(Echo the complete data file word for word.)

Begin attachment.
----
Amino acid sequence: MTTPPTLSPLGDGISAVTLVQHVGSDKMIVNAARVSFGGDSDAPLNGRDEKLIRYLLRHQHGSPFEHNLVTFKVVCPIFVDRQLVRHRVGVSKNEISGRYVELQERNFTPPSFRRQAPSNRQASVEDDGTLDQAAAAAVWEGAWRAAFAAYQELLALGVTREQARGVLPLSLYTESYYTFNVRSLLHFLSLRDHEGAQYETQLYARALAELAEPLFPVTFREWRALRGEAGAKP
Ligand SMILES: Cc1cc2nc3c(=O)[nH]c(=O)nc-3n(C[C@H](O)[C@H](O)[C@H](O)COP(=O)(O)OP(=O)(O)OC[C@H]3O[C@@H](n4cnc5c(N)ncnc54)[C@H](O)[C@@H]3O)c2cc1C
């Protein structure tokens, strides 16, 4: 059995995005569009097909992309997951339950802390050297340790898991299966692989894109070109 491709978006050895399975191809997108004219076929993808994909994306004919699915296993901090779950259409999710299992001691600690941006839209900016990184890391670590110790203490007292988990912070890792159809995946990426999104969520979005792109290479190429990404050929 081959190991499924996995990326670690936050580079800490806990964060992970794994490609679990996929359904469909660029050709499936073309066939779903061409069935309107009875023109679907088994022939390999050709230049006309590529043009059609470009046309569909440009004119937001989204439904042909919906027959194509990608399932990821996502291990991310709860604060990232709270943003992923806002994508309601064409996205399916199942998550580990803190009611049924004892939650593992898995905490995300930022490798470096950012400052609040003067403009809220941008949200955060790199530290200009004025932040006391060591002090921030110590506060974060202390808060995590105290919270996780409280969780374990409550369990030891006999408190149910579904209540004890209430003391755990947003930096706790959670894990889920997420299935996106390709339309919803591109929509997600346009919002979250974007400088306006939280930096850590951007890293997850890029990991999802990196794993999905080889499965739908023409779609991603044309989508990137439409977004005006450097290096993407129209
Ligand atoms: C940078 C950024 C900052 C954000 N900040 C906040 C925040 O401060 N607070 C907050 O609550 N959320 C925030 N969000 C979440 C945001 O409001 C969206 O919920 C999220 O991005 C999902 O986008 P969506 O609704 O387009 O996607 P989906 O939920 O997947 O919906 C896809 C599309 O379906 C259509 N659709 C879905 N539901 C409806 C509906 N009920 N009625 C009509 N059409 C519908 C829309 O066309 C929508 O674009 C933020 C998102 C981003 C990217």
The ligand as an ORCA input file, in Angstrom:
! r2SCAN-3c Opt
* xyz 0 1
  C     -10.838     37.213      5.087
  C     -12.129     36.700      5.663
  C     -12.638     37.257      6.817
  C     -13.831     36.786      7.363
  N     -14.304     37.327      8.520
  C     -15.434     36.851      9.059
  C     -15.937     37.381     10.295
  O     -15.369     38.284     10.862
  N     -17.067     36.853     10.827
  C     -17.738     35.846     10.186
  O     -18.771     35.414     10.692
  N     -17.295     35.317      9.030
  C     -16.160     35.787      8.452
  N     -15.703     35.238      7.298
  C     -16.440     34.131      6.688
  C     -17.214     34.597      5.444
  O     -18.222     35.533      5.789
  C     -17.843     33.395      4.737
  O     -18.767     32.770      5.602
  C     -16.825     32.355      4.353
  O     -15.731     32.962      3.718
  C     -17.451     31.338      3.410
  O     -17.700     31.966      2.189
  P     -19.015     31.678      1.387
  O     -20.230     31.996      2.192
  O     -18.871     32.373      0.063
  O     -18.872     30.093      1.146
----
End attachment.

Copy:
Amino acid sequence: MTTPPTLSPLGDGISAVTLVQHVGSDKMIVNAARVSFGGDSDAPLNGRDEKLIRYLLRHQHGSPFEHNLVTFKVVCPIFVDRQLVRHRVGVSKNEISGRYVELQERNFTPPSFRRQAPSNRQASVEDDGTLDQAAAAAVWEGAWRAAFAAYQELLALGVTREQARGVLPLSLYTESYYTFNVRSLLHFLSLRDHEGAQYETQLYARALAELAEPLFPVTFREWRALRGEAGAKP
Ligand SMILES: Cc1cc2nc3c(=O)[nH]c(=O)nc-3n(C[C@H](O)[C@H](O)[C@H](O)COP(=O)(O)OP(=O)(O)OC[C@H]3O[C@@H](n4cnc5c(N)ncnc54)[C@H](O)[C@@H]3O)c2cc1C
């Protein structure tokens, strides 16, 4: 059995995005569009097909992309997951339950802390050297340790898991299966692989894109070109 491709978006050895399975191809997108004219076929993808994909994306004919699915296993901090779950259409999710299992001691600690941006839209900016990184890391670590110790203490007292988990912070890792159809995946990426999104969520979005792109290479190429990404050929 081959190991499924996995990326670690936050580079800490806990964060992970794994490609679990996929359904469909660029050709499936073309066939779903061409069935309107009875023109679907088994022939390999050709230049006309590529043009059609470009046309569909440009004119937001989204439904042909919906027959194509990608399932990821996502291990991310709860604060990232709270943003992923806002994508309601064409996205399916199942998550580990803190009611049924004892939650593992898995905490995300930022490798470096950012400052609040003067403009809220941008949200955060790199530290200009004025932040006391060591002090921030110590506060974060202390808060995590105290919270996780409280969780374990409550369990030891006999408190149910579904209540004890209430003391755990947003930096706790959670894990889920997420299935996106390709339309919803591109929509997600346009919002979250974007400088306006939280930096850590951007890293997850890029990991999802990196794993999905080889499965739908023409779609991603044309989508990137439409977004005006450097290096993407129209
Ligand atoms: C940078 C950024 C900052 C954000 N900040 C906040 C925040 O401060 N607070 C907050 O609550 N959320 C925030 N969000 C979440 C945001 O409001 C969206 O919920 C999220 O991005 C999902 O986008 P969506 O609704 O387009 O996607 P989906 O939920 O997947 O919906 C896809 C599309 O379906 C259509 N659709 C879905 N539901 C409806 C509906 N009920 N009625 C009509 N059409 C519908 C829309 O066309 C929508 O674009 C933020 C998102 C981003 C990217």
The ligand as an ORCA input file, in Angstrom:
! r2SCAN-3c Opt
* xyz 0 1
  C     -10.838     37.213      5.087
  C     -12.129     36.700      5.663
  C     -12.638     37.257      6.817
  C     -13.831     36.786      7.363
  N     -14.304     37.327      8.520
  C     -15.434     36.851      9.059
  C     -15.937     37.381     10.295
  O     -15.369     38.284     10.862
  N     -17.067     36.853     10.827
  C     -17.738     35.846     10.186
  O     -18.771     35.414     10.692
  N     -17.295     35.317      9.030
  C     -16.160     35.787      8.452
  N     -15.703     35.238      7.298
  C     -16.440     34.131      6.688
  C     -17.214     34.597      5.444
  O     -18.222     35.533      5.789
  C     -17.843     33.395      4.737
  O     -18.767     32.770      5.602
  C     -16.825     32.355      4.353
  O     -15.731     32.962      3.718
  C     -17.451     31.338      3.410
  O     -17.700     31.966      2.189
  P     -19.015     31.678      1.387
  O     -20.230     31.996      2.192
  O     -18.871     32.373      0.063
  O     -18.872     30.093      1.146